You may want to refer to the Food Web for the Oakbrush Environment (pdf)
- Step into the center of the web. Pick a single string and pluck it. Who felt the vibrations of the string? (all do)
- What if one thing was taken out of the habitat? For example, all the mosquitoes die from pesticides or a dead tree is removed. Ask students to pick one organism in the system that seems less important than the others, and have him drop his string. Ask if anyone else was connected to that organism, and have them drop their string. After one or more have dropped out, ask the students again to identify an organism that seems less important and repeat the procedure. If anyone was connected to any of those students, they drop their string. Continue until everyone has either dropped their string or they were not connected in a way that they were affected, and ask these questions:
- What happens when we remove a link in the ecosystem? (Organisms that depend on it are affected.)
- Were the changes more significant when the system was composed of many parts or when it had fewer parts? (fewer, because they happen quickly)
- Discuss the web of life. What happens when one part of the web is lost? (Many others are lost or affected.)
- What are other ways the web of life could be disturbed? (Human impact, draining wetlands, clearing trees, disease, drought, etc.)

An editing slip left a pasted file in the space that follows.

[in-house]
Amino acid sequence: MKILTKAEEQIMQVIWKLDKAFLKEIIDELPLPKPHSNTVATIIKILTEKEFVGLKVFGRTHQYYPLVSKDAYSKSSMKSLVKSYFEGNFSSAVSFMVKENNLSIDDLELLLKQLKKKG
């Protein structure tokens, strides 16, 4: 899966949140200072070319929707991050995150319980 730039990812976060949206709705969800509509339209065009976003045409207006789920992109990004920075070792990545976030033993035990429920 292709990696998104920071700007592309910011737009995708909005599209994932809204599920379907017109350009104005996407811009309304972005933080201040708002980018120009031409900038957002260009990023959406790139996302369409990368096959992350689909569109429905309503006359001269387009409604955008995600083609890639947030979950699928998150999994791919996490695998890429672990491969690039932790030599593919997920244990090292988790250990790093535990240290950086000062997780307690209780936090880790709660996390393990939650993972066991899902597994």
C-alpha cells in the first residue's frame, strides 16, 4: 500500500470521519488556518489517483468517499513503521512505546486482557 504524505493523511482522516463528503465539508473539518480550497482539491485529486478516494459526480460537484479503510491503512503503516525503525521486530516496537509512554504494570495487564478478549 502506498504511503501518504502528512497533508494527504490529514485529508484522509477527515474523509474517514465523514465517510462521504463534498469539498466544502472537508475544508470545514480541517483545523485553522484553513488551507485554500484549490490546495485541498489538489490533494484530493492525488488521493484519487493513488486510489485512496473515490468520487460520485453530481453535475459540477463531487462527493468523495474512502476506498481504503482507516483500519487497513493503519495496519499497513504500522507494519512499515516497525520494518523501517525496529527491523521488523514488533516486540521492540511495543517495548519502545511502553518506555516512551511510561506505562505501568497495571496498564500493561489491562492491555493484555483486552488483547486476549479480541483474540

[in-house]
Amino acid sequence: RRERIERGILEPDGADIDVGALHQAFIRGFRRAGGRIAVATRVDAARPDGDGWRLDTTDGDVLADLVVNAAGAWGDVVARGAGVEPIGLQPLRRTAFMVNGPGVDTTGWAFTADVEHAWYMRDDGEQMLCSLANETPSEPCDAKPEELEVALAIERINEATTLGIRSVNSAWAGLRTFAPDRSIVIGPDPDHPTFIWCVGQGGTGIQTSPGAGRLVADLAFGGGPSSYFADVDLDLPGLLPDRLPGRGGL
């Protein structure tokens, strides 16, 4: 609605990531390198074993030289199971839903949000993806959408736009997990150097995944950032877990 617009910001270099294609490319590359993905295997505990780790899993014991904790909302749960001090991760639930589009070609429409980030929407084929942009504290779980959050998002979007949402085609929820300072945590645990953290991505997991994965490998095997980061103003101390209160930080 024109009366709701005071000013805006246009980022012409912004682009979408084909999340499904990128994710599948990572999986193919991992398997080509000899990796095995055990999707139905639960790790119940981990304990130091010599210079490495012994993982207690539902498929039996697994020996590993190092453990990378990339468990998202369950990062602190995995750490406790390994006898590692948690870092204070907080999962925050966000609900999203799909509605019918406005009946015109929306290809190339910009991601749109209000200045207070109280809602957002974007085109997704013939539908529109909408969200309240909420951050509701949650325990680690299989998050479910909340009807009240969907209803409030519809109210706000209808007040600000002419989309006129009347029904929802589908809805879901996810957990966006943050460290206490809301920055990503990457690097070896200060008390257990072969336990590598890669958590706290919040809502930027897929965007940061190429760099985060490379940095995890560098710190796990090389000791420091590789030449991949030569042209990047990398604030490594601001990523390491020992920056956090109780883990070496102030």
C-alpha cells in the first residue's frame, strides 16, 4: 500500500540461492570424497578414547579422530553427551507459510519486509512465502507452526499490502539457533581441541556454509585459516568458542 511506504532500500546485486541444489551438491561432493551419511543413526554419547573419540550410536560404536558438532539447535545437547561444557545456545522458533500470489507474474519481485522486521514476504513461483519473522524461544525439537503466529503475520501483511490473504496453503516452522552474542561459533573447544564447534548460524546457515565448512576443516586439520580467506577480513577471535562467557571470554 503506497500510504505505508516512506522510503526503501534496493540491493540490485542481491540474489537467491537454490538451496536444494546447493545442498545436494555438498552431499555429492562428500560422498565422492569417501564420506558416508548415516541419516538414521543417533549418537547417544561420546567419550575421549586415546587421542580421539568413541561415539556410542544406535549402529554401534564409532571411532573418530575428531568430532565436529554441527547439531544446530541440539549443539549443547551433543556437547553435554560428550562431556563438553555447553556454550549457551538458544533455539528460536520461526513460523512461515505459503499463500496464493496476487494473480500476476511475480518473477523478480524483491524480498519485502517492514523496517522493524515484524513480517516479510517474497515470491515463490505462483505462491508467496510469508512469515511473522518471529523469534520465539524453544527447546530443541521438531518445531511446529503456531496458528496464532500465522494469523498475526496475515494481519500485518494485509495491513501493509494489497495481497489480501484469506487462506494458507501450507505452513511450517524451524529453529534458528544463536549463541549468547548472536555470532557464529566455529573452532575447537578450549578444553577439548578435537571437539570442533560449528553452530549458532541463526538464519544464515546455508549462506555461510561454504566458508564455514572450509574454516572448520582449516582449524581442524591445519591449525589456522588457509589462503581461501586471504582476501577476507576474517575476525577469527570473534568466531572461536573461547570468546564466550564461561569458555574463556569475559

- Create food web mobiles that visually show student research about an organism
and its place in the food web. (ILOs 3,4)
- Role-play a dynamic food web. Choreograph interdependence and use student
selected music that reflects a particular environment. (Standard I, Objective 1)
- Discuss some webs of life within the school or community. (Students go to
school, teachers teach them, cafeteria workers feed them, parents pay taxes so
teachers and cafeteria workers can buy food, etc.) (Standard I, Objective 1)
Homework & Family
Have students take a walk in their neighborhood. As they journey, have them write down a list of at least ten living things that they see. Create a web of life on paper like the one in the activity they participated in. For example, perhaps they see a tree. They would then connect the tree to something else they see that relies on the tree for either food or shelter, such as a magpie. If they saw an insect, this could connect to the bird. Have them continue until everything hooks together. Then have them take one of the links out of their web. Will it affect the other items? Have students share their results and discuss findings.
By asking questions as the activity progresses, the teacher can correct or redirect misinformation.
Have students choose an environment, and then describe and draw an interaction between animals and plants in their science journals. State two inferences that they can make after participating in the activity (i.e.: "Plants and animals in a food web are connected" or "When one organism is taken from a food web, it causes other parts to be affected.")
Extension ideas can also work as performance assessment tools. Use the rubric
found at UEN.